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Stage is set for an Austin rebound

Kathy Warbelow

Five years ago, Rackspace Holdings Inc. opened an Austin sales office with a handful of workers.

The San Antonio Web-hosting company now has nearly 300 Austin employees - including engineers and software developers - and expects to grow to 1,000 workers within the next two to three years.

Austin's deep pool of talent has helped it attract dozens of new employers, large and small, in the past year.

Homegrown companies are expanding as well, ranging from the Alamo Drafthouse, a unique chain of dinner-and-a-movie theaters, to Cirrus Logic, a chip design firm that is building a new downtown headquarters for its workforce of nearly 400.

Those companies are energizing the Central Texas job market and helping set the stage for another Austin rebound.

In the past year, the region has seen job growth pick up, car sales accelerate and apartments fill up with newcomers from elsewhere in Texas and from other states.

Austin registers well on most economic measures, including new jobs, retail growth, and home price appreciation.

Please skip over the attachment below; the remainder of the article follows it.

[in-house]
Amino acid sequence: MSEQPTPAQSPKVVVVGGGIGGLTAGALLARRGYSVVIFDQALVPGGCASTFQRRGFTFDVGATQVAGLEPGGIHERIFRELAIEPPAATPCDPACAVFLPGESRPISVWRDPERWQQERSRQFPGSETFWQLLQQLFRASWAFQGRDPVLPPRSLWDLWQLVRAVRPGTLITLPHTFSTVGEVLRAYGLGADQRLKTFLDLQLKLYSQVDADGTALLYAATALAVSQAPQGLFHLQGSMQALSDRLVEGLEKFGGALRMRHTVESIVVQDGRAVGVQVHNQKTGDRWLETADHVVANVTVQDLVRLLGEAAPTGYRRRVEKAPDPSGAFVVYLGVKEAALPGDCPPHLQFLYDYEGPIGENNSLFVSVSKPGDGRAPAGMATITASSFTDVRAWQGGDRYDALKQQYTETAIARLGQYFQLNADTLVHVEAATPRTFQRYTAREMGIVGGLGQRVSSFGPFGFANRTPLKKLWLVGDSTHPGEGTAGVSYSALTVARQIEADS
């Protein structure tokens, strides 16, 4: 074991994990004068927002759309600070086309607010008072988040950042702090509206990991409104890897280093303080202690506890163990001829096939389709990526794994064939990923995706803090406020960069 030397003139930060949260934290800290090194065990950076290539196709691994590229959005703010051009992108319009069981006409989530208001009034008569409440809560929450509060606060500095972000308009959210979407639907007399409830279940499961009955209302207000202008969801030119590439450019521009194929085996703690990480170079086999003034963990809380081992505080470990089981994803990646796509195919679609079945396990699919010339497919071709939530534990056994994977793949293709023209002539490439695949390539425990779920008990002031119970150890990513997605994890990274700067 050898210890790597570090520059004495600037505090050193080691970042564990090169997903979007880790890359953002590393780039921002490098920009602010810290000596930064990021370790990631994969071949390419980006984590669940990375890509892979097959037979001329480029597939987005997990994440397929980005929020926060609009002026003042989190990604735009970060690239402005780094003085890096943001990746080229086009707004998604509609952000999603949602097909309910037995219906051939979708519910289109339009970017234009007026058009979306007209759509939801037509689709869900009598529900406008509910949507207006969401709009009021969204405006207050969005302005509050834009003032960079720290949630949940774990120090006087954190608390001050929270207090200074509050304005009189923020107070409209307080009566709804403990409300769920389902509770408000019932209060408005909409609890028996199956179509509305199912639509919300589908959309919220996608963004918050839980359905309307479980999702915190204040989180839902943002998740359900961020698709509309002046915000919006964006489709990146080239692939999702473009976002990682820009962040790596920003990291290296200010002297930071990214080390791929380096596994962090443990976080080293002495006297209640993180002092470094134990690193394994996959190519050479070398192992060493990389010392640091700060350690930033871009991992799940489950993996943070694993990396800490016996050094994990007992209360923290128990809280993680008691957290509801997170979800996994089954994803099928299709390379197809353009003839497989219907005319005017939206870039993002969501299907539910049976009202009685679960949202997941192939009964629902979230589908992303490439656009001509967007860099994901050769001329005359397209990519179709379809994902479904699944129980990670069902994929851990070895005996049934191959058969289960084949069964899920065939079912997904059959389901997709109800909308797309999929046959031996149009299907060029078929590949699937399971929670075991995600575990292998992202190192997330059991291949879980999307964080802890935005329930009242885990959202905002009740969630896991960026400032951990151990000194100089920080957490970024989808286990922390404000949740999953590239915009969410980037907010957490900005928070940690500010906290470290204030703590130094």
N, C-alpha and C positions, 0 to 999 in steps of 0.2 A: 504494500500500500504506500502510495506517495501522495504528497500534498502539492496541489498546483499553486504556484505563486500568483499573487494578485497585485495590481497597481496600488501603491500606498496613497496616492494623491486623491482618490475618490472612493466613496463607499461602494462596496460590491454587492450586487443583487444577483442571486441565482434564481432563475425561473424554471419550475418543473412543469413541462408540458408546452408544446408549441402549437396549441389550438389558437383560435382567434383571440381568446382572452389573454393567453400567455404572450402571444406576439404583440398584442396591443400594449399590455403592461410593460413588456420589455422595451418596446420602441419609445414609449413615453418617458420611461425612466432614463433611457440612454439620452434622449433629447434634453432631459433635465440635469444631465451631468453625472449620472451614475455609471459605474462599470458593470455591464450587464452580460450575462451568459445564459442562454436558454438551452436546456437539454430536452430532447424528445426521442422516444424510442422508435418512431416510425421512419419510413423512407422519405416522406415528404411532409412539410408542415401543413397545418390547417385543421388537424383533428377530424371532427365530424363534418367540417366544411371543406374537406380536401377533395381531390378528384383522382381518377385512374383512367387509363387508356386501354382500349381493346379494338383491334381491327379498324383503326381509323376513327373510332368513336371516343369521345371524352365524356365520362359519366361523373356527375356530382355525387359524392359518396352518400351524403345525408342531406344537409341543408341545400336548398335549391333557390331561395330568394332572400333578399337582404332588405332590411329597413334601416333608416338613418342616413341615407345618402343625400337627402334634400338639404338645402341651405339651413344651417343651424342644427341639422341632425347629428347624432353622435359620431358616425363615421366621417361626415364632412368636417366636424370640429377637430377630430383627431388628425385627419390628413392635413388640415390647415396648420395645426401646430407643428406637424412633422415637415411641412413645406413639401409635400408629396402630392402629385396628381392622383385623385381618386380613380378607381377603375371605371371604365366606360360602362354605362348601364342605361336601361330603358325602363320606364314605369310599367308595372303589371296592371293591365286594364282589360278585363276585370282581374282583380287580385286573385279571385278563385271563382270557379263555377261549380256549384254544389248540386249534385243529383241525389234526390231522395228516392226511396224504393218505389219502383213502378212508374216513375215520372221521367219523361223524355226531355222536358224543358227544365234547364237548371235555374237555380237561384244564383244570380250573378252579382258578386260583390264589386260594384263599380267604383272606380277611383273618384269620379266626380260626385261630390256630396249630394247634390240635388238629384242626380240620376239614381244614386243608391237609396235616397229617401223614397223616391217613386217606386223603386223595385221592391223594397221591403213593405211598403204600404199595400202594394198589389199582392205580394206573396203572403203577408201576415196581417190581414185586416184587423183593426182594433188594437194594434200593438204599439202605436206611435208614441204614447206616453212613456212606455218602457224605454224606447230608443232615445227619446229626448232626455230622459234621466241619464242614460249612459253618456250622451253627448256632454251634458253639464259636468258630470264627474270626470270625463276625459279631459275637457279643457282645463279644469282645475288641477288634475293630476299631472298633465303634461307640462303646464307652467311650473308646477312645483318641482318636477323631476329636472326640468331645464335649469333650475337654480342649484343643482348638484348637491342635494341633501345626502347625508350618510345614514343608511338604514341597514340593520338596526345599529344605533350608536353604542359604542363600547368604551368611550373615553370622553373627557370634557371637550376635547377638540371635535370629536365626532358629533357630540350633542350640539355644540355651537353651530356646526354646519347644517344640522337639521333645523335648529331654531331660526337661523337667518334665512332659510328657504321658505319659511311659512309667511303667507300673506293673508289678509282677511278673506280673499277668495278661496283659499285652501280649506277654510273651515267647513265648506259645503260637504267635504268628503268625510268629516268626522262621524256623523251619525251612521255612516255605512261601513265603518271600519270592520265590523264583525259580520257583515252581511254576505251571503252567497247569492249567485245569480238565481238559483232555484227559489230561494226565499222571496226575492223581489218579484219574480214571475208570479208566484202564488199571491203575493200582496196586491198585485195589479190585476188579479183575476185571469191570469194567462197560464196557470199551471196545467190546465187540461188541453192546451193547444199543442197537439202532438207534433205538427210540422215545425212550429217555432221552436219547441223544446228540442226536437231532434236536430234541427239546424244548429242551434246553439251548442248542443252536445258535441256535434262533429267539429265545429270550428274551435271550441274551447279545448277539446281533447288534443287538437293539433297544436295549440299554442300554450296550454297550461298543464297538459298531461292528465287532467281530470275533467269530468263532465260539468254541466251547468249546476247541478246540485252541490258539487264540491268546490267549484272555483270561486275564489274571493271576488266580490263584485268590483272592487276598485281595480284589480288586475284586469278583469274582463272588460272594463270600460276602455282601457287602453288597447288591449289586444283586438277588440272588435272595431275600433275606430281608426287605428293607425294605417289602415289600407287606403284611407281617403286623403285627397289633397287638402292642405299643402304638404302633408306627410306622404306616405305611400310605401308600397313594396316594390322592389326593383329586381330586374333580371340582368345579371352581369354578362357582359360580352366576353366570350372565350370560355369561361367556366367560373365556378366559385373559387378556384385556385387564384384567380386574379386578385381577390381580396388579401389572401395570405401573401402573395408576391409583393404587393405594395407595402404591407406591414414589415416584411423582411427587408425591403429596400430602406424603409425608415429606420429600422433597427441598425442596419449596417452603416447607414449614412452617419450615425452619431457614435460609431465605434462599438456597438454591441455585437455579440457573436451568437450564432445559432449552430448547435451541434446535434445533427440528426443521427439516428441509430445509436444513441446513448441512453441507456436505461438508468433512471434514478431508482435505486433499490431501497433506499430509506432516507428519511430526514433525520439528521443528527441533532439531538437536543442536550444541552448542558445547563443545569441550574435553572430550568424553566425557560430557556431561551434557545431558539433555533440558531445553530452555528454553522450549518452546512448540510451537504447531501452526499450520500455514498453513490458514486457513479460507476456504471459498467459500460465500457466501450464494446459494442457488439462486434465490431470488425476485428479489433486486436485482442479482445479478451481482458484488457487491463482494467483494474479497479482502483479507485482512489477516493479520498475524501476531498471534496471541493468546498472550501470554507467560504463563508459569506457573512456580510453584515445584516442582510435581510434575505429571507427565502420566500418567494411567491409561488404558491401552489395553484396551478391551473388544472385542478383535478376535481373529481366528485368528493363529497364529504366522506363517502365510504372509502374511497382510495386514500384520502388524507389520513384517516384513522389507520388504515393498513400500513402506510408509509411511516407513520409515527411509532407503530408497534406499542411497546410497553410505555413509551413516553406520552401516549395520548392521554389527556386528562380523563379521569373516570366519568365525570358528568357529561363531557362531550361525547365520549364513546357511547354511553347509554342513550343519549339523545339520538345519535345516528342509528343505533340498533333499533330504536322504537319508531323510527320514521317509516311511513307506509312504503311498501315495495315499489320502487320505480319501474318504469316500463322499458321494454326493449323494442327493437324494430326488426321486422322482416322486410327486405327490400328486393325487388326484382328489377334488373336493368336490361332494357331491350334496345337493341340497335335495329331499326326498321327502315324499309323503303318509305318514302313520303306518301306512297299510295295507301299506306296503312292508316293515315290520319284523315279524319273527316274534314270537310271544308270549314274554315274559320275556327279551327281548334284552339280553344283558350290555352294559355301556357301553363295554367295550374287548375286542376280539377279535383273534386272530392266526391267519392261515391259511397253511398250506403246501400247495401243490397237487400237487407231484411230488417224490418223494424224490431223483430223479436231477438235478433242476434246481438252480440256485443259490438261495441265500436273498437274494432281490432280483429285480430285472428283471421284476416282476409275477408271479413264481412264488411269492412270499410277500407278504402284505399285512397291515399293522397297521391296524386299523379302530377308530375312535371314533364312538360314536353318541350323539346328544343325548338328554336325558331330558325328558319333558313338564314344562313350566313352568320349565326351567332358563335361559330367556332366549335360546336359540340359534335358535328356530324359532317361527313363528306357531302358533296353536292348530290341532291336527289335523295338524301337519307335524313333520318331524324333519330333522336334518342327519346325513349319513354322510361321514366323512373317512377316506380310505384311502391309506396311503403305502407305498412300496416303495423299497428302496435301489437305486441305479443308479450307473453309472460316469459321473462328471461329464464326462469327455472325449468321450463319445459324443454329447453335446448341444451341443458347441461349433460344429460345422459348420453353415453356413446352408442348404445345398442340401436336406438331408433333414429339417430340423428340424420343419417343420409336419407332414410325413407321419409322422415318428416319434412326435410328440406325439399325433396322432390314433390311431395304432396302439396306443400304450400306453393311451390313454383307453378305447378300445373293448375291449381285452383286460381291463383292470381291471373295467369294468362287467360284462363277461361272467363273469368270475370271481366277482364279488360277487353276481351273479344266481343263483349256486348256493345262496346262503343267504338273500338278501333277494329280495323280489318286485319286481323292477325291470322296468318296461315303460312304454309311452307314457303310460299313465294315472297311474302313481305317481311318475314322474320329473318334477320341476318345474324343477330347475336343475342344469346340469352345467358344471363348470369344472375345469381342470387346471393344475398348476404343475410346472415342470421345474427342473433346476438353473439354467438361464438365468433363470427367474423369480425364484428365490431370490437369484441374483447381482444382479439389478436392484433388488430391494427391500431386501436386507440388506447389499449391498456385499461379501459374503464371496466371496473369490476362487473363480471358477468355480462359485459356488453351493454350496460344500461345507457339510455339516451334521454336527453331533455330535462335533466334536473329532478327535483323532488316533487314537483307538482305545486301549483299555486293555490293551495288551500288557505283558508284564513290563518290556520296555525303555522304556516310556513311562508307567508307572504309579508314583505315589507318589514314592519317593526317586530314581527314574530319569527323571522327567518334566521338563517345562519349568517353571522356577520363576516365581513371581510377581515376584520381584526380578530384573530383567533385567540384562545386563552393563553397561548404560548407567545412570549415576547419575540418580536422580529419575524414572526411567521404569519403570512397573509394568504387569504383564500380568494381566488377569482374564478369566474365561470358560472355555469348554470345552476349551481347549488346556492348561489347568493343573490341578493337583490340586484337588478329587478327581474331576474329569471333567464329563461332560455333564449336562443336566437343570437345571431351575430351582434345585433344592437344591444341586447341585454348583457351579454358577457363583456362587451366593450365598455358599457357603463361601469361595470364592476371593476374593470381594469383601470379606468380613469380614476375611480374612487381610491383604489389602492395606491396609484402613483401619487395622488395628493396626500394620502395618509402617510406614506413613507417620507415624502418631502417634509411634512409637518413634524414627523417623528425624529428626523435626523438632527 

But the strength of its economy also shows up in other ways: In the past year, for example, both Fiat and Rolls Royce chose Austin for new dealerships.

Starwood chose Austin for one of its trendy upscale W Hotels, which opened last December downtown.

And in one of the biggest developments, Formula One racing is planning to come to Austin in 2012 - the first new U.S. city to join the international race circuit since 2007.

Hundreds of workers are building what is expected to become a $400 million racetrack, conference and entertainment complex in eastern Travis County.

There are some "secret sauce" elements to the Austin economy.

One is the University of Texas, which - along with five other colleges and universities - refills the talent pool with a flood of new graduates each year.

Another is a deeply embedded entrepreneurial spirit that helped create local giants such as Dell Inc., Whole Foods Market Inc. and Keller Williams Realty, the nation's second-largest real estate franchise firm.

That spirit continues to spur the creation of new companies in fields as diverse as medical devices, technology and financial services.

"What sets Austin apart is its entrepreneurial culture that welcomes new people and new ideas, with technology veterans who are willing to share their time and their expertise," says Karen Bantuveris, founder and CEO of, which helps PTAs, booster clubs and other school and community groups organize volunteers using a simple online system.

Largest public and private employers in the area

1. Austin school district

2. City of Austin

3. Dell Inc.

4. Federal government

5. Freescale Semiconductor Inc.

6. IBM Corp.

7. Seton Family of Hospitals

8. St. David's HealthCare

9. State of Texas

10. University of Texas

Source: Greater Austin Chamber of Commerce